Indonesia: Police Officers On Trial Over Soccer Stampede

An Indonesian court in Surabaya began a trial on Monday of three police officers, a security official, and a match organizer charged with negligence over their alleged roles in a deadly soccer stadium stampede that claimed the lives of 135 people last year.

Indonesia: Police Officers On Trial Over Soccer Stampede
Image credit: Reuters

Facts

  • An Indonesian court in Surabaya began a trial on Monday of three police officers, a security official, and a match organizer charged with negligence over their alleged roles in a deadly soccer stadium stampede that claimed the lives of 135 people last year.
  • They could face a maximum prison sentence of five years if convicted over the disaster that happened last October at the Kanjuruhan stadium in Malang, East Java reportedly after police fired tear gas to disperse fans who flooded the pitch after the home team lost to their rival.
  • The incident has prompted widespread questions surrounding the training and professionalism of Indonesia's police, with an official fact-finding team concluding that the "excessive" and "indiscriminate" use of tear gas by the police had set off a panicked run for the exits.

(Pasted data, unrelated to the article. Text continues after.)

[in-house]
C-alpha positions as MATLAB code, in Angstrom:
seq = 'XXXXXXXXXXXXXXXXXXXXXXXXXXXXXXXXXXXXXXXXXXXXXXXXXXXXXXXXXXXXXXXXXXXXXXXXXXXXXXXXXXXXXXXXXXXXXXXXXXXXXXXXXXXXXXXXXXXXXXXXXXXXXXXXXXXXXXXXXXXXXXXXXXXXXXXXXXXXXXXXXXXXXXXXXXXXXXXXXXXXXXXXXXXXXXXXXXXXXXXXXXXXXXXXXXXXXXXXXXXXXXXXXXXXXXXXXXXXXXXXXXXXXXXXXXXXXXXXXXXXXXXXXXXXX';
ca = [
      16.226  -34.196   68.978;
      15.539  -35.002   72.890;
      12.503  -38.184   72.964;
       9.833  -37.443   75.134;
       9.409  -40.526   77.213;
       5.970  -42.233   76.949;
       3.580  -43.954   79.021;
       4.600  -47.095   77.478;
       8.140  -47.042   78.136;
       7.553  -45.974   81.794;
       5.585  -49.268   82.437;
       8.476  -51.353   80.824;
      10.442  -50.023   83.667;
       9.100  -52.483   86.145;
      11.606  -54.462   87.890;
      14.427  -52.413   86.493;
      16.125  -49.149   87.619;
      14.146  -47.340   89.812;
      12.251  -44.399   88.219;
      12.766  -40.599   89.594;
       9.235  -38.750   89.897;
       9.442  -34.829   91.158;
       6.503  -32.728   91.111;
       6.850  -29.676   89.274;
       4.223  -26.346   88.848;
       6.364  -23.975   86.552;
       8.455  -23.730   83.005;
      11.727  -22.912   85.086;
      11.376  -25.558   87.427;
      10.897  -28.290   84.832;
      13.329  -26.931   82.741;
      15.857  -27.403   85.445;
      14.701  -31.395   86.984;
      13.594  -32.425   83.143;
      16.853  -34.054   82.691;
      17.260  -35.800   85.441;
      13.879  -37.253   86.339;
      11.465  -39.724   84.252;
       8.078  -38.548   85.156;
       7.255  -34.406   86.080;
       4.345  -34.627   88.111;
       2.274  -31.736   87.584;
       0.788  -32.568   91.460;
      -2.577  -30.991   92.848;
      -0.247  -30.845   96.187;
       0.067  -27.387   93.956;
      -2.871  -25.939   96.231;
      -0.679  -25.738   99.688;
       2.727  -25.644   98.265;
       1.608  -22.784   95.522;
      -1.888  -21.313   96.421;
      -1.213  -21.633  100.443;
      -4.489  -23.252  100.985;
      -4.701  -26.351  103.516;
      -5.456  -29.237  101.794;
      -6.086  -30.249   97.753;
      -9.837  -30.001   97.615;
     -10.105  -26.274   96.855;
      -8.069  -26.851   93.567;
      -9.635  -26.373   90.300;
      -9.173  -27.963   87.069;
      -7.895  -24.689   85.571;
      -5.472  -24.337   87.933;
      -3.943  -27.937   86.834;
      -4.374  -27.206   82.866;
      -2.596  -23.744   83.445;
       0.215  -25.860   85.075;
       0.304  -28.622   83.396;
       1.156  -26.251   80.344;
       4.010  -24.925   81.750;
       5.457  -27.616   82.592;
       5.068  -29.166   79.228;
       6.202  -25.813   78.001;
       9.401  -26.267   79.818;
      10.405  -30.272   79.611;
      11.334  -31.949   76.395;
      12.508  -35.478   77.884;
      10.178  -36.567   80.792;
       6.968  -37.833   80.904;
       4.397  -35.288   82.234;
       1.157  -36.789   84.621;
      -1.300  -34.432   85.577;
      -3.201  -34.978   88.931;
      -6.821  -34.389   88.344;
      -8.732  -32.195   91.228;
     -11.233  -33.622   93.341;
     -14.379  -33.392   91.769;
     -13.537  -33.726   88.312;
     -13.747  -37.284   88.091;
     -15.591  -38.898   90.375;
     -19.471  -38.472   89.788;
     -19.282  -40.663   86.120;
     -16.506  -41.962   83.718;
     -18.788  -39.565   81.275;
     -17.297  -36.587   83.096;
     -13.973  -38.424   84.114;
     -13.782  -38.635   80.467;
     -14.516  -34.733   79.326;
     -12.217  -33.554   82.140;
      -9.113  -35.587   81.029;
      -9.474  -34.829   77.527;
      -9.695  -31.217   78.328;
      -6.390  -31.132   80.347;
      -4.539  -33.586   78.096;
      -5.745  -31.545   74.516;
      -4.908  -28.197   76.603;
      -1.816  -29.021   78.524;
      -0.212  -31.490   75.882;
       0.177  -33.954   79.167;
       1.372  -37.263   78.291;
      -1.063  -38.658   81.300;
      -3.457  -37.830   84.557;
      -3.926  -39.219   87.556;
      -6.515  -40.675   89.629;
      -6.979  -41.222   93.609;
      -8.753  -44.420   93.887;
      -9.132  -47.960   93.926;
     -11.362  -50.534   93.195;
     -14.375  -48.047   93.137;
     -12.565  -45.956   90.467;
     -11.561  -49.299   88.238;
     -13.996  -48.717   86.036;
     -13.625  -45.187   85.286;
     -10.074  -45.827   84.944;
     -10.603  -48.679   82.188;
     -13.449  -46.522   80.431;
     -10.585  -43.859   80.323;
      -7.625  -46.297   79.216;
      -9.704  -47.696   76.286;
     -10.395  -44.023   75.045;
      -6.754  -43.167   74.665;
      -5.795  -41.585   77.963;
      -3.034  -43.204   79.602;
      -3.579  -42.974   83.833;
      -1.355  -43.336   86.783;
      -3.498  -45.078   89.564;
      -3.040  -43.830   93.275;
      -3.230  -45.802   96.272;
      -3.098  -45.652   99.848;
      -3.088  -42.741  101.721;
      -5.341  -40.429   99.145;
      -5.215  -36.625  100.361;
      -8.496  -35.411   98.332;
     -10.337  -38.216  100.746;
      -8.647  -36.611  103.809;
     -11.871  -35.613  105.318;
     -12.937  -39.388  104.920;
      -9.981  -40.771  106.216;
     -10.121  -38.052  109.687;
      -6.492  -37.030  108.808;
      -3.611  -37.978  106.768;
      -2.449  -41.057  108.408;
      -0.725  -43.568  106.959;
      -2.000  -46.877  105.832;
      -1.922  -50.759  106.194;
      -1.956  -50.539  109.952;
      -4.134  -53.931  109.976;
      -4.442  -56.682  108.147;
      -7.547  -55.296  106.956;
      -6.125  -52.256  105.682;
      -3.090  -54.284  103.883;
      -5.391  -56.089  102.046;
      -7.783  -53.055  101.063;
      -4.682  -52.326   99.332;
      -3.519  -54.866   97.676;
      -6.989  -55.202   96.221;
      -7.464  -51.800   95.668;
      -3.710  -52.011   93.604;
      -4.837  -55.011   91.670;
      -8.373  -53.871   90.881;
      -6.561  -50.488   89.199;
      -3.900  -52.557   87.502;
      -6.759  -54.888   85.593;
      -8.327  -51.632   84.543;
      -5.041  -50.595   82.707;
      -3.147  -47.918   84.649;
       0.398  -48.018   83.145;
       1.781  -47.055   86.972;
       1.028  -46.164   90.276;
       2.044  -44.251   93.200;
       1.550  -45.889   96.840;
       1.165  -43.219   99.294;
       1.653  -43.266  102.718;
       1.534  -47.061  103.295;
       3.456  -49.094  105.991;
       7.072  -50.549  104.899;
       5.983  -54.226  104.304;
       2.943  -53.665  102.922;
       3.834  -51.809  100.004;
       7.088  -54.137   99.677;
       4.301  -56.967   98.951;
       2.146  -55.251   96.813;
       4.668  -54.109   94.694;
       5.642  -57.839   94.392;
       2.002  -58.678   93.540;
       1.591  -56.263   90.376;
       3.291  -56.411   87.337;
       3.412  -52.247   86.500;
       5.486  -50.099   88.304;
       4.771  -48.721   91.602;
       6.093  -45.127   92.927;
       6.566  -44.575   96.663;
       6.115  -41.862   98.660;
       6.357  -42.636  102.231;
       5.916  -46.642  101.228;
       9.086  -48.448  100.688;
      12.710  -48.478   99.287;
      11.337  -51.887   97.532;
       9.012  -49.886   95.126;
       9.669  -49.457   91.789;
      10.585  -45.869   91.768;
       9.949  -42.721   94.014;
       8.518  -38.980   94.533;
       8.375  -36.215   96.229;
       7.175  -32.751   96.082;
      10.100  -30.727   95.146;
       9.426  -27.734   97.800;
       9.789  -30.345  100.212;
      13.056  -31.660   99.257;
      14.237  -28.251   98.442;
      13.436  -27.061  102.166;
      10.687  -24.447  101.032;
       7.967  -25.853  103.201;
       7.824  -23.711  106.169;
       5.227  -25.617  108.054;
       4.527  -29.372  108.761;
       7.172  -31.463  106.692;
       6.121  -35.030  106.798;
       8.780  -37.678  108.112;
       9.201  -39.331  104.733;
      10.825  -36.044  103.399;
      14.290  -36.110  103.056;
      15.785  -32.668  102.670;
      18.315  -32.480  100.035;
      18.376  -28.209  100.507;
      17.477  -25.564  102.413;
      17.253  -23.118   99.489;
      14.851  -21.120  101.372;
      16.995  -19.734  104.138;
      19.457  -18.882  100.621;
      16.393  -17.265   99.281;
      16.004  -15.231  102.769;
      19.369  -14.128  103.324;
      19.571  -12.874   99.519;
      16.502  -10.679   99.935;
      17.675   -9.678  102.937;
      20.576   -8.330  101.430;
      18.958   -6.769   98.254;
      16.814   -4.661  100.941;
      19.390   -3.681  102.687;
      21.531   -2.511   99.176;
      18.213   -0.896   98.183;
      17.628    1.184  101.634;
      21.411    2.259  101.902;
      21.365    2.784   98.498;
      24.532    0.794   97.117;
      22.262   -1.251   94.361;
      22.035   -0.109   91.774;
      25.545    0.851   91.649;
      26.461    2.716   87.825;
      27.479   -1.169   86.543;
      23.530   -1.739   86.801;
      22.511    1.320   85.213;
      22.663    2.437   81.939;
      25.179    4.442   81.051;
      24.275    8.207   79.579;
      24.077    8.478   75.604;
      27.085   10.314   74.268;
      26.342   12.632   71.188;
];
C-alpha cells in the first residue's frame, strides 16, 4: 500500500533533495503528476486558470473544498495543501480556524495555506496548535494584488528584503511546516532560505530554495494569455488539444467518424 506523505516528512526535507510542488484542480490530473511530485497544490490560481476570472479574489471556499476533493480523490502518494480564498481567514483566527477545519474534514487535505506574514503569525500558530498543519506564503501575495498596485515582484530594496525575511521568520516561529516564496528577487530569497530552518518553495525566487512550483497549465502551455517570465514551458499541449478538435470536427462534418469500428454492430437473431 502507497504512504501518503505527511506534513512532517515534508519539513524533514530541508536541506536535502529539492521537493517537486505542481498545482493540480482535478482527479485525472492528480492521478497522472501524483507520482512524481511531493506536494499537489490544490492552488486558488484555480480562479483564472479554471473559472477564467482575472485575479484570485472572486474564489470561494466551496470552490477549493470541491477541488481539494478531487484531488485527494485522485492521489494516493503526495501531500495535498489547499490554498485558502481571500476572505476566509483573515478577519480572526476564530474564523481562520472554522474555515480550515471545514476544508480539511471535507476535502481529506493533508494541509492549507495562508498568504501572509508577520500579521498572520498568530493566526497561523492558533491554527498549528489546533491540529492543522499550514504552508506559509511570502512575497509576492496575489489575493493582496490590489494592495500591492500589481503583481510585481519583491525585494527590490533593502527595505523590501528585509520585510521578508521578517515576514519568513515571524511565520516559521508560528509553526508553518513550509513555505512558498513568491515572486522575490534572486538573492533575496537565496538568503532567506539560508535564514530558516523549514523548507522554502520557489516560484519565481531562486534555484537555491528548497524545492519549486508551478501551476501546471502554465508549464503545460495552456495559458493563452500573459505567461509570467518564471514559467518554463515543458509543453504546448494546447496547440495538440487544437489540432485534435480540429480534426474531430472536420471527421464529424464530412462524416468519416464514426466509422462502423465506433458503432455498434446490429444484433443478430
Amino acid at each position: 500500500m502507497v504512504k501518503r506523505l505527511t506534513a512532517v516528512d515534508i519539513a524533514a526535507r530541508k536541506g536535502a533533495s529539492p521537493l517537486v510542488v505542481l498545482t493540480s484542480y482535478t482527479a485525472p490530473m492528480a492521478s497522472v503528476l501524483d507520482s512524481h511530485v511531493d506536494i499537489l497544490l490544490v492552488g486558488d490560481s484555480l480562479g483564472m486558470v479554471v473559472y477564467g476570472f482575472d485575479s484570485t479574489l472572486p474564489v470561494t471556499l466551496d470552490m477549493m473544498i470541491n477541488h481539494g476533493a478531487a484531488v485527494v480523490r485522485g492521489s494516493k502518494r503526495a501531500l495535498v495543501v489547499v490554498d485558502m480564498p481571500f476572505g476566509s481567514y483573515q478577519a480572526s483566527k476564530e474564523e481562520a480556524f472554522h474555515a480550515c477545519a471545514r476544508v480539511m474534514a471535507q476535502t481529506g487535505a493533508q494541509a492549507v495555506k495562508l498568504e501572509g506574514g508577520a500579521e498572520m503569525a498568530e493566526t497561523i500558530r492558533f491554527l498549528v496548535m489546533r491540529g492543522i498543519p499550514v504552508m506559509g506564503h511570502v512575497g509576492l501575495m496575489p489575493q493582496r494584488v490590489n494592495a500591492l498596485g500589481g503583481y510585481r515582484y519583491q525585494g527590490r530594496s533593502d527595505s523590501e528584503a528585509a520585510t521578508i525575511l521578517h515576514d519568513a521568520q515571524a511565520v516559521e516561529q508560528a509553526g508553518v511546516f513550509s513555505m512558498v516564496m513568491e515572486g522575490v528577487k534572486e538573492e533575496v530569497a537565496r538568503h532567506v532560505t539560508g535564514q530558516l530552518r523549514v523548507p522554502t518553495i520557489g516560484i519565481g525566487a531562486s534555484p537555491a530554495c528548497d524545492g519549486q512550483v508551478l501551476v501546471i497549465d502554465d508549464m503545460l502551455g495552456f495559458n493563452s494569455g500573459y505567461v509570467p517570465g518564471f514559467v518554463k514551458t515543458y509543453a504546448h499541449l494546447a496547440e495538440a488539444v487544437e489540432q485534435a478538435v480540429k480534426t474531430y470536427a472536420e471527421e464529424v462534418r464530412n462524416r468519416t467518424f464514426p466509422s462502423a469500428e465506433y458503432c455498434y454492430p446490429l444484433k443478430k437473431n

• Initially, there were initially six suspects but one still remains under police investigation. Tear gas is prohibited at matches as well as firearms, according to guidelines set out by soccer's international governing body FIFA.
  • At the time of the disaster, police characterized the incident as a riot and announced two police officers were killed. Videos of the event show officers using force, kicking and hitting fans with batons, and pushing spectators back into the stands.
  • Indonesia's human rights commission found that police fired 45 rounds of tear gas into the crowd at the end of the match. The commission also determined that locked doors, stadium overcapacity, and negligence in implementing safety measures worsened the death toll.

Sources: Reuters, Al Jazeera, Diplomat, WWW3, VOA, and Euro.

Narratives

  • Narrative A, as provided by Jakarta Post. Soccer riots are relatively common in Indonesia, and this tragedy highlights the problems with the use of tear gas by Indonesian police — often playing a role in many stadium disasters in the nation's history. It is baffling that the police are claiming they did not know that tear gas use was banned by FIFA, and the entire tragedy can be blamed upon years of mismanagement and corruption at the heart of Indonesian football.
  • Narrative B, as provided by Independent. Indonesian soccer seems to be driven by hooliganism, and it must be remembered that the disaster began after the home team was beaten. While police and management of Indonesian soccer must be held accountable, we must also hope that the disaster will be a long-overdue wake-up call to stand up against hooligan culture and crowd violence.